In the previous article in this series, we looked at situations where it can be advantageous to get to your final contract in as few bids as possible. Jumping to a reasonable game can be a good choice when you recognize that searching for the perfect game or slam is futile, especially if there's a danger that a slower advance will confuse partner or allow the opponents to compete.
Sensible strategies for weak freaks
Preemptive bidding is based on the same idea and can involve similar tradeoffs. In general, the wilder your distribution, the greater the benefits of getting in (and out) quickly. Your goal with weak "freaks" is to describe your trick-taking potential to partner and make it difficult for the opponents to find their best contract. If you impose too many rules on your preempts, though, you'll seldom do either.
What's your call in first seat, neither side vulnerable, holding ♠J1043 ♥2 ♦KQJ108654 ♣Void ?
You might worry that a high-level opening could preempt partner. What if he has a good hand with spades? Or enough diamonds and stoppers to make 3NT? These "what-if" questions don't have answers, so you have to focus on more practical issues. How likely is it that the opponents have a game or slam? Is a preempt an accurate description of my playing strength? If I pass and partner opens, how would I ever describe this hand?
The answers to those questions should convince you that even though an opening preempt isn't ideal, it's reasonable. How high? Goren's old Rule of 2, 3 and 4 is still a handy guideline for these decisions:
White vs. red: Overbid by four tricks
Equal vulnerability: Overbid by three tricks
Red vs. white: Overbid by two tricks
The guidelines have some leeway, and aggressive bidders often inflate the trick margins when not vulnerable. This hand has five losers (eight potential winners), so opening 5D seems about right at equal vulnerability. Red vs. not, 4D would be the "safe" level.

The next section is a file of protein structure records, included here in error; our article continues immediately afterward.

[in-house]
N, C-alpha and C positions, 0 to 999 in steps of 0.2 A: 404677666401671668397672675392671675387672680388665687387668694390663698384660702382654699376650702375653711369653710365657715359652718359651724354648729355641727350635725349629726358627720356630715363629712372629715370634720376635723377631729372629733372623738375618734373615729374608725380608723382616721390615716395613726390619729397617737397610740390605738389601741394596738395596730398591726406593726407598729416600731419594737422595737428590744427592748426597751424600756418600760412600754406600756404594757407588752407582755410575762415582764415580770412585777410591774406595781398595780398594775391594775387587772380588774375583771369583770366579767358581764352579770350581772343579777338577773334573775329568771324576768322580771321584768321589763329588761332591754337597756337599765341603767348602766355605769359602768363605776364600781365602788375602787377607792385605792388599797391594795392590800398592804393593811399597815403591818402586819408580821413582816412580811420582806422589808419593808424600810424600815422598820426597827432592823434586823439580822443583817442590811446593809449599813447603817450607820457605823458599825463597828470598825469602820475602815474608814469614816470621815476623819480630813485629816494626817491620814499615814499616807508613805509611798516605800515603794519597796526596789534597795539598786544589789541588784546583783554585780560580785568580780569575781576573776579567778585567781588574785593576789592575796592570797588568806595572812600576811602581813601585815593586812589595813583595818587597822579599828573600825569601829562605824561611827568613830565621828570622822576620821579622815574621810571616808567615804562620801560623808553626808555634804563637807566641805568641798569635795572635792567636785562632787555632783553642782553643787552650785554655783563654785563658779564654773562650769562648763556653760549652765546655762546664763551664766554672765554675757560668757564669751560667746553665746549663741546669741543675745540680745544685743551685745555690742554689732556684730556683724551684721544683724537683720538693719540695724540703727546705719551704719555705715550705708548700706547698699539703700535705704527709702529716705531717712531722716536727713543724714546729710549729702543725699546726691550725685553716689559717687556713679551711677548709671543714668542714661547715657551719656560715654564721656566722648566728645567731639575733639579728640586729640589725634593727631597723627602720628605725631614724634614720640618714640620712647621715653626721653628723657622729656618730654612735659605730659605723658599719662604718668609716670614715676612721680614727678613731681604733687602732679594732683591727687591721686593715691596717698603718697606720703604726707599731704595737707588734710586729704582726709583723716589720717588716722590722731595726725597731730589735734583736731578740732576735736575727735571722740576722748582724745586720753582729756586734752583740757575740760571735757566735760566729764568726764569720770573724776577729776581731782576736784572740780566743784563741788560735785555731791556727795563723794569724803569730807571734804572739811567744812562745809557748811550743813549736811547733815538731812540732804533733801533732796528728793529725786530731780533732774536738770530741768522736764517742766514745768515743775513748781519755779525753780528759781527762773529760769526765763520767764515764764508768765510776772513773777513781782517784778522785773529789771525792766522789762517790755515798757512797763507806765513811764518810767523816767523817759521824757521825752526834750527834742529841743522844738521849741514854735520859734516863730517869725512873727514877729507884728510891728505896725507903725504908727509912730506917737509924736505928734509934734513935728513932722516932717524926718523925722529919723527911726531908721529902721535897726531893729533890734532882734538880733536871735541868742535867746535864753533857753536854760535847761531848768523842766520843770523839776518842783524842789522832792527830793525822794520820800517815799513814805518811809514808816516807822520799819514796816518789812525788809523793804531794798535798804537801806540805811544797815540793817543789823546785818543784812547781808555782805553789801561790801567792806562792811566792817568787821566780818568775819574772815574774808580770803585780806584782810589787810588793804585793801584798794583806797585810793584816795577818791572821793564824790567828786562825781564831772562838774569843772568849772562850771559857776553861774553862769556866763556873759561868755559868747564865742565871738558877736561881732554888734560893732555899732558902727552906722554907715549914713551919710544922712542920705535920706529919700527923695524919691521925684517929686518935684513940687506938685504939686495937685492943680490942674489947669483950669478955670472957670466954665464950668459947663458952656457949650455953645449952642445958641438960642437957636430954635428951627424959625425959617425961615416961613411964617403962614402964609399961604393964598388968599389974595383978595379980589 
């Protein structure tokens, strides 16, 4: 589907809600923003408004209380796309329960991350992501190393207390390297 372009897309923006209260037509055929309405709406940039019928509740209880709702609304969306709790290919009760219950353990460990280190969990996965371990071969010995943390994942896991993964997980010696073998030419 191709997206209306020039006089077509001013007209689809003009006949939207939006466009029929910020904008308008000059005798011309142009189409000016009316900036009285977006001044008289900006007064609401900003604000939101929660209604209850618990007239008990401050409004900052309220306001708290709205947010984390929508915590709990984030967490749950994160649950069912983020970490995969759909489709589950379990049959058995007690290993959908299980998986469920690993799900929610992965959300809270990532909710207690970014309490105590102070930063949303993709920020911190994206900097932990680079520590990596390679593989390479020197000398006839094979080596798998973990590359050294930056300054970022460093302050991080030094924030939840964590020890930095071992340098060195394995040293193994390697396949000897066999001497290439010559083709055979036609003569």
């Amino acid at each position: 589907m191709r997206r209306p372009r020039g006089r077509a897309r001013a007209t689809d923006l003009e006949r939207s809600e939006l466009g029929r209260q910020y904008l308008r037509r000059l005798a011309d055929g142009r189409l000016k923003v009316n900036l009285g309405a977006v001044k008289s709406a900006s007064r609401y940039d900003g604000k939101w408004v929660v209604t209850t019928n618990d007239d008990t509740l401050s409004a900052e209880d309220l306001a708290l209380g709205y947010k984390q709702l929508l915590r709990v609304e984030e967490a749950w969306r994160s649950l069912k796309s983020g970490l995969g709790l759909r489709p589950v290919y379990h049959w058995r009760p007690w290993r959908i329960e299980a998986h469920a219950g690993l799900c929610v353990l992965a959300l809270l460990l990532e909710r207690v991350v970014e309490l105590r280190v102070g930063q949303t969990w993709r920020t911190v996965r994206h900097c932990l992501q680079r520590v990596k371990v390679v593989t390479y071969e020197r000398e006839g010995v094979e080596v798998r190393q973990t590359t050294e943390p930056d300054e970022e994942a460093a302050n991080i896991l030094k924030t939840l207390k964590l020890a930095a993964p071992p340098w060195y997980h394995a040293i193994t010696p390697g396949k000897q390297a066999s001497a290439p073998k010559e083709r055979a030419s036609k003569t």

And strong freaks
Your considerations are different with stronger distributional hands. Your first goal on these deals is to declare, and to improve your chances, you may have to give up on finding the highest-scoring contract.
You LHO Partner RHO
1S Pass 2S 2NT*
* Two-suiter (any two unbid suits)
What's your call holding ♠AKJ952 ♥Void ♦KQ1065 ♣Q5 ?
A slam is barely possible if partner has perfect values, and you might choose to investigate by bidding 3D or 4H (a "self-splinter" showing shortness). If partner has the wrong cards, though, even a 4S contract could be in jeopardy.
If you want to declare at a comfortable level, your best strategy is a direct jump to 4S. Any slam expedition will probably be a guessing game, and you don't want any guess forced on you at the five-level. At this point in the auction, your LHO doesn't know which two suits his partner has. If you give him room to search -- or tell him which suits you hold -- you'll make it easier for the opponents to find a profitable sacrifice or even a making game.
Higher-level decisions sometimes require you to make less-informed guesses. This hand from the Bridge Bulletin's "It's Your Call" column generated five solutions from the expert panel:
Matchpoints, vulnerable vs. not, your RHO opens 4H and you hold ♠AKQJ865 ♥Void ♦A5 ♣AQ93 .
Some panelists started with 5H, hoping to suggest a grand slam by bidding 6S over partner's 6C or 6D. Others bid 5S as a general slam try, inviting partner to bid 6S with help in the unbid suits. The plurality, however, thought there was no accurate way to locate the right cards in partner's hand, so they opted for what they called the "practical" jump to 6S.
All three approaches have merit, and each has risks. 6S is essentially a gamble that partner has a minor-suit king and a suitable club holding (jack, ten, length or shortness). The more scientific 5H and 5S bids gamble that partner will understand your message.
The best choice depends on your knowledge of how your partner thinks. A 5S bid won't work if he interprets it as asking for a heart control. The 5H-then-6S auction may be a disaster if he thinks one king is enough for him to bid 7S. If you have doubts about the outcome of those auctions, the "unbrilliant" jump to 6S rates to be a clear, sensible and potentially successful compromise.
© 2007 Karen Walker